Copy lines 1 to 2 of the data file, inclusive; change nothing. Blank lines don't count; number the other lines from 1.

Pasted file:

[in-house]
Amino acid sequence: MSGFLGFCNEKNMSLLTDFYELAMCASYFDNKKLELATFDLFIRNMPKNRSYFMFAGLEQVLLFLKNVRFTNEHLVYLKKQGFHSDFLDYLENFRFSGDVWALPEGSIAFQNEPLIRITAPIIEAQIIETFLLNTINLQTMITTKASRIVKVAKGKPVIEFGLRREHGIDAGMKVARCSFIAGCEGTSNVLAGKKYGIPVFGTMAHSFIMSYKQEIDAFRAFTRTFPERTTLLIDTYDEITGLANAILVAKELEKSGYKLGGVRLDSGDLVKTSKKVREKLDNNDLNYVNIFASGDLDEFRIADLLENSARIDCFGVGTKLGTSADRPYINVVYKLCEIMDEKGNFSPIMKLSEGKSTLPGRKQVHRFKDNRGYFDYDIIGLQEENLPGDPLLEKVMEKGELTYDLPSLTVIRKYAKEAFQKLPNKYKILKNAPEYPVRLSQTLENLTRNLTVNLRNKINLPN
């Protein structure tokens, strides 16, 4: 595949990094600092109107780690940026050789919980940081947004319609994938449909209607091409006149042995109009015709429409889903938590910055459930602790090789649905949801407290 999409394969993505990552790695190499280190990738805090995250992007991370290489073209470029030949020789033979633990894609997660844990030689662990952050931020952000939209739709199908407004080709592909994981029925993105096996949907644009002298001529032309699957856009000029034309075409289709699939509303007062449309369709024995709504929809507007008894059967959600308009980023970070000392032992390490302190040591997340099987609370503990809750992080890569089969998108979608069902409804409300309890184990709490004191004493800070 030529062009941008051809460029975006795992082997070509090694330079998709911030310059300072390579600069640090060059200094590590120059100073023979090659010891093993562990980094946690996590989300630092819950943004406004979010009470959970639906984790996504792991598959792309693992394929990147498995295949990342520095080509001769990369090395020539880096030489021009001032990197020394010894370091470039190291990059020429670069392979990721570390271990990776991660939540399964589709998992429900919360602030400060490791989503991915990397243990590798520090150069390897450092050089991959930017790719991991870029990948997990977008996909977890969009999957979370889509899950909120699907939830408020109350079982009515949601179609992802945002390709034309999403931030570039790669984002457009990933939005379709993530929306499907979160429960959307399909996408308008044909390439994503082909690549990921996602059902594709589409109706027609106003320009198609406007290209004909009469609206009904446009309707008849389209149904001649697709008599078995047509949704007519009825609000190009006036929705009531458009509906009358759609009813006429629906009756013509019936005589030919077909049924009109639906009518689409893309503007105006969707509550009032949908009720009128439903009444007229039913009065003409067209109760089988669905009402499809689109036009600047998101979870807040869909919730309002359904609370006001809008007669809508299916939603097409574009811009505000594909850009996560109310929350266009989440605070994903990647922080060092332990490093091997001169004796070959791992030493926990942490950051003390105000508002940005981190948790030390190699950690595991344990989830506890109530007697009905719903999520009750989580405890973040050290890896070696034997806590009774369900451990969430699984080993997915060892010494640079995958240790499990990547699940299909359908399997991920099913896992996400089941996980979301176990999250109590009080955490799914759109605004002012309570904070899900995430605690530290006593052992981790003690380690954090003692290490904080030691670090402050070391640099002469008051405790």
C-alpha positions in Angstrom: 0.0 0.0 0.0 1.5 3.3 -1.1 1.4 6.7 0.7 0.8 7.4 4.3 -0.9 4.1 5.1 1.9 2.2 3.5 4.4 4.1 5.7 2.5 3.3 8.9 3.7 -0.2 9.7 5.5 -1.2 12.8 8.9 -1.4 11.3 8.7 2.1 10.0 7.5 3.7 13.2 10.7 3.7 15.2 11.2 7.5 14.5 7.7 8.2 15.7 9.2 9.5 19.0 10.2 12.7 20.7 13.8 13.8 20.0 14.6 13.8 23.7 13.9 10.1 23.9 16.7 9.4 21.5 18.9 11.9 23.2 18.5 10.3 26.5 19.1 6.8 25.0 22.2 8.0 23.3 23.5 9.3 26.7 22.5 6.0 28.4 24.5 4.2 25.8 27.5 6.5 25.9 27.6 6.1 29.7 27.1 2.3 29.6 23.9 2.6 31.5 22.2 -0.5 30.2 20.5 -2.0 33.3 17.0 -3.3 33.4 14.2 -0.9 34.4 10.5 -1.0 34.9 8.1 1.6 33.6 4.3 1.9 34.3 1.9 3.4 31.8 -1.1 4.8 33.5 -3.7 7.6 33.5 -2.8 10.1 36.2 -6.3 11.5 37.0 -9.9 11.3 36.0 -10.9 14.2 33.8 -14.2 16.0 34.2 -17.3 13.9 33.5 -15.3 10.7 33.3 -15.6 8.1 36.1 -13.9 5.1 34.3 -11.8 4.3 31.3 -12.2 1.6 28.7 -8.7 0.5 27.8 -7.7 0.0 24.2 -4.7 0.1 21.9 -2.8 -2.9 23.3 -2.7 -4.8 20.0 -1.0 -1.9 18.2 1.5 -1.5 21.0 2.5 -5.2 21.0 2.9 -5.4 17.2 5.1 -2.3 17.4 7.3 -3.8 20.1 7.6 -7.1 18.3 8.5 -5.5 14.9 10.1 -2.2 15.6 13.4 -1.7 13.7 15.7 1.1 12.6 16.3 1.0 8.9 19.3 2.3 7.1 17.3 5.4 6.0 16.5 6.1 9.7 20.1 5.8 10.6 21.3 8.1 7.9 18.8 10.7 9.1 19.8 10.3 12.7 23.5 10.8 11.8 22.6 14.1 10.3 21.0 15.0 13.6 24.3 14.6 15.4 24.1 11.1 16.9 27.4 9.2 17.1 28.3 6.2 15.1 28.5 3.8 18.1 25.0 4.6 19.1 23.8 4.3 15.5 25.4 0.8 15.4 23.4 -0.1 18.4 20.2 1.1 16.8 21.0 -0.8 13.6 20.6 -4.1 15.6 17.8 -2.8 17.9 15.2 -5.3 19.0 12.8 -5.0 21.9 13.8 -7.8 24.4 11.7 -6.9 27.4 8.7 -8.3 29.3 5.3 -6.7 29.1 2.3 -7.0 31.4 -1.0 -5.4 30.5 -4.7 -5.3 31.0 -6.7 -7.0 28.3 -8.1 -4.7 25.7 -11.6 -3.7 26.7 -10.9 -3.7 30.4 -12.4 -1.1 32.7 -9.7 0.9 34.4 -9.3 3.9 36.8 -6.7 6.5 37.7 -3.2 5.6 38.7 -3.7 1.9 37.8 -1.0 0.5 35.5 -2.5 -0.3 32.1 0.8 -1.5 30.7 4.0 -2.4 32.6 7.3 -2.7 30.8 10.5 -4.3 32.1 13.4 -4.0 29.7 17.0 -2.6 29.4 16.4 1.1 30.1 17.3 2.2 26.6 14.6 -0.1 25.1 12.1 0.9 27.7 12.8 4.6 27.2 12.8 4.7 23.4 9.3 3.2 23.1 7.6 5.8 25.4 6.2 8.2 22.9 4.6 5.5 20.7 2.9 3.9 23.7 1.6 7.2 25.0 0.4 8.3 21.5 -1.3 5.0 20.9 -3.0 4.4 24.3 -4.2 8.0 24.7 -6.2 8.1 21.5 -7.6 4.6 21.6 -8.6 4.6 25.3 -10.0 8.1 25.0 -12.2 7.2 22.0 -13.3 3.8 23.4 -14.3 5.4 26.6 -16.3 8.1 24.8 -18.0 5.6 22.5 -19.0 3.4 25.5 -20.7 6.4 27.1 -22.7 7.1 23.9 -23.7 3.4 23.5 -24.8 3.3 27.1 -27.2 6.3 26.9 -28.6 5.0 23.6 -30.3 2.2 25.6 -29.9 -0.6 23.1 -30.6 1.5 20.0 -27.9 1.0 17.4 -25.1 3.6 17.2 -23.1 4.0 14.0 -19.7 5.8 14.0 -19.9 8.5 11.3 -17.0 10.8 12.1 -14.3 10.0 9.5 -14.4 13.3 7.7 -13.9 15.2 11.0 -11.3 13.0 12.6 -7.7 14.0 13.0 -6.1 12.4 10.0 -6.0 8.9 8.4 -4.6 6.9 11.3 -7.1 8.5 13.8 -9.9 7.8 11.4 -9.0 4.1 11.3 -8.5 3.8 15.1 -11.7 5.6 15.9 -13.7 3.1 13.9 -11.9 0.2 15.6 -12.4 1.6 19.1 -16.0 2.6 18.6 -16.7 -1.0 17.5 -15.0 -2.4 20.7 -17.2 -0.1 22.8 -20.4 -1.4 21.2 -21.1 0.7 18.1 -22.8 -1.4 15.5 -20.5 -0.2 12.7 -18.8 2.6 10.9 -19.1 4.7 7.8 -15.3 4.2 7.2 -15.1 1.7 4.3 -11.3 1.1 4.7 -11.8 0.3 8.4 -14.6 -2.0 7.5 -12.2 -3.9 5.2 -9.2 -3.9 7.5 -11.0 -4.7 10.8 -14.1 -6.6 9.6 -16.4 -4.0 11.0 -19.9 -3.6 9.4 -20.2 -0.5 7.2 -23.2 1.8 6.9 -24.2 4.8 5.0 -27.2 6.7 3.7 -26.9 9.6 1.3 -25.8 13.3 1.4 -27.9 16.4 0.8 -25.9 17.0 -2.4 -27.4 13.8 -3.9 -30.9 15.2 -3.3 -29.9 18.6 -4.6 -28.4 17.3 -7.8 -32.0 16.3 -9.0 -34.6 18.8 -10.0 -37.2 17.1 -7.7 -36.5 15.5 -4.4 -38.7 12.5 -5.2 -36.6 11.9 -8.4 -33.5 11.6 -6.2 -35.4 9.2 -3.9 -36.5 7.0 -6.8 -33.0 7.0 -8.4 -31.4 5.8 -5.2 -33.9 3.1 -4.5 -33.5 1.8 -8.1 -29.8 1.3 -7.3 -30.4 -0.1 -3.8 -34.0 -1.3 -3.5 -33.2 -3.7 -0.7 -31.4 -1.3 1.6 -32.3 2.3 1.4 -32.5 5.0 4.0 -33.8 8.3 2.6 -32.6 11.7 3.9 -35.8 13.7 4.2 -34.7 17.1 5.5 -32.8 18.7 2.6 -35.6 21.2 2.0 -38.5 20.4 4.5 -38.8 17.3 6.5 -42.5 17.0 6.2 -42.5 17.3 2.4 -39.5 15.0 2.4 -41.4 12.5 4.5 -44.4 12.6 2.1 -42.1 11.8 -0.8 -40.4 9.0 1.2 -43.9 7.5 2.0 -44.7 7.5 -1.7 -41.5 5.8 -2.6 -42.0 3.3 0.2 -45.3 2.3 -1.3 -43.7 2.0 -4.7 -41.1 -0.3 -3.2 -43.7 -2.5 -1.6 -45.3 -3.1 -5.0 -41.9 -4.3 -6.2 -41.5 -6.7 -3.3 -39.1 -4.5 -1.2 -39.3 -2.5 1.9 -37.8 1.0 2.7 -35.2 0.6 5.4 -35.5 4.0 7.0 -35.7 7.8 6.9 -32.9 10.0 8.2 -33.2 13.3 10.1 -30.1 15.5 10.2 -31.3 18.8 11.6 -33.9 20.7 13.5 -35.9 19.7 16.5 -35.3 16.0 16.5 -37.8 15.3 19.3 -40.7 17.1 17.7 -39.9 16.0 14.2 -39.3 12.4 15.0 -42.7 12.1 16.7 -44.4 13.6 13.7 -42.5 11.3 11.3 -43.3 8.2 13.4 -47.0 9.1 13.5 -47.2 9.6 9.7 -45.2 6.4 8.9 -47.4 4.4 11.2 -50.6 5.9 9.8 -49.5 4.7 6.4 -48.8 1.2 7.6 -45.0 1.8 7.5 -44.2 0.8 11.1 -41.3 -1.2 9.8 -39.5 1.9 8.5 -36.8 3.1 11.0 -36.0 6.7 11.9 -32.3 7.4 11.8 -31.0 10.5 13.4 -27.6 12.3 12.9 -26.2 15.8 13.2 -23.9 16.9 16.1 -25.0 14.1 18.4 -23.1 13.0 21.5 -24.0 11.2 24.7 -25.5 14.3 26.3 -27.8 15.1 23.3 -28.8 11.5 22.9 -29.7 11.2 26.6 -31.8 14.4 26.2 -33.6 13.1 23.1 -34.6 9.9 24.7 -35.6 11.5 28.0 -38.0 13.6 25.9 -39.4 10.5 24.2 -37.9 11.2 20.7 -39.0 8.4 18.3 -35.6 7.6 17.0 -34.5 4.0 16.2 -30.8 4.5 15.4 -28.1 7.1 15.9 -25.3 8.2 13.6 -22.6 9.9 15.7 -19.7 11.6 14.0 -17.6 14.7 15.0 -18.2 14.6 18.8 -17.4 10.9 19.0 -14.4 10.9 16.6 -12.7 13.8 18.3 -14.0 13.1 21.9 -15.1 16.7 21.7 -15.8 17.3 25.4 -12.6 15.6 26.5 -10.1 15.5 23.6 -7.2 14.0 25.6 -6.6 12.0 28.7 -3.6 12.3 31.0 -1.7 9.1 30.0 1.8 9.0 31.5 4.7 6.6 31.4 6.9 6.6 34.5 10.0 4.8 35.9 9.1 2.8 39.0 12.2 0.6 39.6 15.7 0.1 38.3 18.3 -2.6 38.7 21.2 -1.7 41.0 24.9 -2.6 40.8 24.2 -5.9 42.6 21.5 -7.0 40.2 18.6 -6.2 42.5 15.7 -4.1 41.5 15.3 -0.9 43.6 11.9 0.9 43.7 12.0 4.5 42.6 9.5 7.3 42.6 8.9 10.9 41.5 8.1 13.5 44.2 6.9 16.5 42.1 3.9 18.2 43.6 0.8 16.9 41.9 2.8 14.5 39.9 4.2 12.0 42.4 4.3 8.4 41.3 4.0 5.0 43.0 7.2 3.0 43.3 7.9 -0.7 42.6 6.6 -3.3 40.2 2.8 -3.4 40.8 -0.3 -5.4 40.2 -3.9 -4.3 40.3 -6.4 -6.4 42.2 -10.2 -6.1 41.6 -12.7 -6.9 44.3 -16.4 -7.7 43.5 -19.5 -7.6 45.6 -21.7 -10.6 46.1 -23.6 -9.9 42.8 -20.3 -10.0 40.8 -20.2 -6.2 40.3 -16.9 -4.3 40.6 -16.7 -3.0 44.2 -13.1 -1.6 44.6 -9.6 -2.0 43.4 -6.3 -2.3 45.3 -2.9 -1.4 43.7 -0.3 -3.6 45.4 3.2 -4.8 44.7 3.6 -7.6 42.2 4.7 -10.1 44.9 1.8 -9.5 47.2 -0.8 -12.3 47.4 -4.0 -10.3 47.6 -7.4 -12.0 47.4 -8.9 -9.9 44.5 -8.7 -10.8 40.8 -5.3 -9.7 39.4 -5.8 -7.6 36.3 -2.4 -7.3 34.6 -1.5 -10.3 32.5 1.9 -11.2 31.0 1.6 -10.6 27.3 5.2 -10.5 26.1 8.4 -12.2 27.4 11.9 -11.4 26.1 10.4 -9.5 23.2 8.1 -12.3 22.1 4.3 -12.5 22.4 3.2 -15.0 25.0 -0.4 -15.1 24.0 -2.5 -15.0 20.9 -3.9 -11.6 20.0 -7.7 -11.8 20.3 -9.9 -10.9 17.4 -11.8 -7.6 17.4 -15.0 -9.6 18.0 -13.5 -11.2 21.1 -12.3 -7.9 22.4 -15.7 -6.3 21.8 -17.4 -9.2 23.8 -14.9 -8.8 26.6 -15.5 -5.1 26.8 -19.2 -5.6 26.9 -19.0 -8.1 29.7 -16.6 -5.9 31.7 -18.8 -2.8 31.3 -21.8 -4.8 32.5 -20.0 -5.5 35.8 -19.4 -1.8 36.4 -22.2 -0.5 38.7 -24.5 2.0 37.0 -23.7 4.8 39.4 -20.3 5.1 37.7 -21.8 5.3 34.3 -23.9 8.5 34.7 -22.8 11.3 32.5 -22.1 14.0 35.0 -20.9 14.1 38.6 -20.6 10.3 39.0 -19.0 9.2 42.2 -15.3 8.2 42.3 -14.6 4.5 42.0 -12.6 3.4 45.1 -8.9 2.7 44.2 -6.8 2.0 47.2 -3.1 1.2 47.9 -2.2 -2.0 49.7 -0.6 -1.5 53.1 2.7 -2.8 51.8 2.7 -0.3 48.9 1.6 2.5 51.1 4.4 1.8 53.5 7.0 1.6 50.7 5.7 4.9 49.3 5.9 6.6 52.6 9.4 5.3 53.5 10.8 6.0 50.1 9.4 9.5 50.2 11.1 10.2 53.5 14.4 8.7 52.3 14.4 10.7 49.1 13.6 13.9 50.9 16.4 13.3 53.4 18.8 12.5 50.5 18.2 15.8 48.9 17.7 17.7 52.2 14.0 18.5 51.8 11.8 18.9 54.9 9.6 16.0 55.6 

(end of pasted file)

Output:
[in-house]
Amino acid sequence: MSGFLGFCNEKNMSLLTDFYELAMCASYFDNKKLELATFDLFIRNMPKNRSYFMFAGLEQVLLFLKNVRFTNEHLVYLKKQGFHSDFLDYLENFRFSGDVWALPEGSIAFQNEPLIRITAPIIEAQIIETFLLNTINLQTMITTKASRIVKVAKGKPVIEFGLRREHGIDAGMKVARCSFIAGCEGTSNVLAGKKYGIPVFGTMAHSFIMSYKQEIDAFRAFTRTFPERTTLLIDTYDEITGLANAILVAKELEKSGYKLGGVRLDSGDLVKTSKKVREKLDNNDLNYVNIFASGDLDEFRIADLLENSARIDCFGVGTKLGTSADRPYINVVYKLCEIMDEKGNFSPIMKLSEGKSTLPGRKQVHRFKDNRGYFDYDIIGLQEENLPGDPLLEKVMEKGELTYDLPSLTVIRKYAKEAFQKLPNKYKILKNAPEYPVRLSQTLENLTRNLTVNLRNKINLPN